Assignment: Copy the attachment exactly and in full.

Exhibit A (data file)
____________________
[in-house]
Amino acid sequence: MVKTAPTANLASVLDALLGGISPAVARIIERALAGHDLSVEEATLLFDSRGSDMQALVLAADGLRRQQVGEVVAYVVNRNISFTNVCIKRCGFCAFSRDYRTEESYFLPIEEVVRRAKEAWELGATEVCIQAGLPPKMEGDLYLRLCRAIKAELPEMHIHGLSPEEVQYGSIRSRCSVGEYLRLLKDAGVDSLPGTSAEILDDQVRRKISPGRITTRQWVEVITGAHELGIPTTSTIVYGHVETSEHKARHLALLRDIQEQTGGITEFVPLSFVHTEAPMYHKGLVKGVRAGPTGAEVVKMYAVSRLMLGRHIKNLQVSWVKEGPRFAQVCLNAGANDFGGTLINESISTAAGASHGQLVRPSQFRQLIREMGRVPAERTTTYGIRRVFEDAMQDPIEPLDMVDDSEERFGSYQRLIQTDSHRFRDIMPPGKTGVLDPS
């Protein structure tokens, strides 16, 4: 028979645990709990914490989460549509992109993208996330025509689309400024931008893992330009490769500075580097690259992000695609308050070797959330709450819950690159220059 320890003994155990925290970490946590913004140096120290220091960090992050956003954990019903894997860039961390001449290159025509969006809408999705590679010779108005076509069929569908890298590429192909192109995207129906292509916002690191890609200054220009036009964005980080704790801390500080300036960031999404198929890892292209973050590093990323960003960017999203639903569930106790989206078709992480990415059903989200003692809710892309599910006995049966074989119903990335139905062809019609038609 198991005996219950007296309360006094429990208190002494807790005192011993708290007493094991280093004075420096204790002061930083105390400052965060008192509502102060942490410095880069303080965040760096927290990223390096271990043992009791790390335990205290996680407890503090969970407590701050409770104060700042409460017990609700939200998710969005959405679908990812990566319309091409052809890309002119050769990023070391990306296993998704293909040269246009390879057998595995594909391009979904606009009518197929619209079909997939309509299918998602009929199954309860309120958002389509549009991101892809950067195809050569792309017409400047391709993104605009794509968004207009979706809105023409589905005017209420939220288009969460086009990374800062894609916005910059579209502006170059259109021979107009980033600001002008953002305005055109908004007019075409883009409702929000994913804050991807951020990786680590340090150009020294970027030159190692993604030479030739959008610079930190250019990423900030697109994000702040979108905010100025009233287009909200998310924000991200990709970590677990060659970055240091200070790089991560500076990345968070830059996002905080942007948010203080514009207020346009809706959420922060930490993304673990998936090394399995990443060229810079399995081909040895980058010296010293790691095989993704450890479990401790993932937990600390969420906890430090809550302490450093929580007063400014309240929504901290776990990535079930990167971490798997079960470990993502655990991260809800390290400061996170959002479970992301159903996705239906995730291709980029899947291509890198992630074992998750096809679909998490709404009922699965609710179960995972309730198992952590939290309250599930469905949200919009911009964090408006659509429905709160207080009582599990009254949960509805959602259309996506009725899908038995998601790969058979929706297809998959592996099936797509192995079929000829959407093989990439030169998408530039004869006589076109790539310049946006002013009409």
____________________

[in-house]
Amino acid sequence: MVKTAPTANLASVLDALLGGISPAVARIIERALAGHDLSVEEATLLFDSRGSDMQALVLAADGLRRQQVGEVVAYVVNRNISFTNVCIKRCGFCAFSRDYRTEESYFLPIEEVVRRAKEAWELGATEVCIQAGLPPKMEGDLYLRLCRAIKAELPEMHIHGLSPEEVQYGSIRSRCSVGEYLRLLKDAGVDSLPGTSAEILDDQVRRKISPGRITTRQWVEVITGAHELGIPTTSTIVYGHVETSEHKARHLALLRDIQEQTGGITEFVPLSFVHTEAPMYHKGLVKGVRAGPTGAEVVKMYAVSRLMLGRHIKNLQVSWVKEGPRFAQVCLNAGANDFGGTLINESISTAAGASHGQLVRPSQFRQLIREMGRVPAERTTTYGIRRVFEDAMQDPIEPLDMVDDSEERFGSYQRLIQTDSHRFRDIMPPGKTGVLDPS
């Protein structure tokens, strides 16, 4: 028979645990709990914490989460549509992109993208996330025509689309400024931008893992330009490769500075580097690259992000695609308050070797959330709450819950690159220059 320890003994155990925290970490946590913004140096120290220091960090992050956003954990019903894997860039961390001449290159025509969006809408999705590679010779108005076509069929569908890298590429192909192109995207129906292509916002690191890609200054220009036009964005980080704790801390500080300036960031999404198929890892292209973050590093990323960003960017999203639903569930106790989206078709992480990415059903989200003692809710892309599910006995049966074989119903990335139905062809019609038609 198991005996219950007296309360006094429990208190002494807790005192011993708290007493094991280093004075420096204790002061930083105390400052965060008192509502102060942490410095880069303080965040760096927290990223390096271990043992009791790390335990205290996680407890503090969970407590701050409770104060700042409460017990609700939200998710969005959405679908990812990566319309091409052809890309002119050769990023070391990306296993998704293909040269246009390879057998595995594909391009979904606009009518197929619209079909997939309509299918998602009929199954309860309120958002389509549009991101892809950067195809050569792309017409400047391709993104605009794509968004207009979706809105023409589905005017209420939220288009969460086009990374800062894609916005910059579209502006170059259109021979107009980033600001002008953002305005055109908004007019075409883009409702929000994913804050991807951020990786680590340090150009020294970027030159190692993604030479030739959008610079930190250019990423900030697109994000702040979108905010100025009233287009909200998310924000991200990709970590677990060659970055240091200070790089991560500076990345968070830059996002905080942007948010203080514009207020346009809706959420922060930490993304673990998936090394399995990443060229810079399995081909040895980058010296010293790691095989993704450890479990401790993932937990600390969420906890430090809550302490450093929580007063400014309240929504901290776990990535079930990167971490798997079960470990993502655990991260809800390290400061996170959002479970992301159903996705239906995730291709980029899947291509890198992630074992998750096809679909998490709404009922699965609710179960995972309730198992952590939290309250599930469905949200919009911009964090408006659509429905709160207080009582599990009254949960509805959602259309996506009725899908038995998601790969058979929706297809998959592996099936797509192995079929000829959407093989990439030169998408530039004869006589076109790539310049946006002013009409």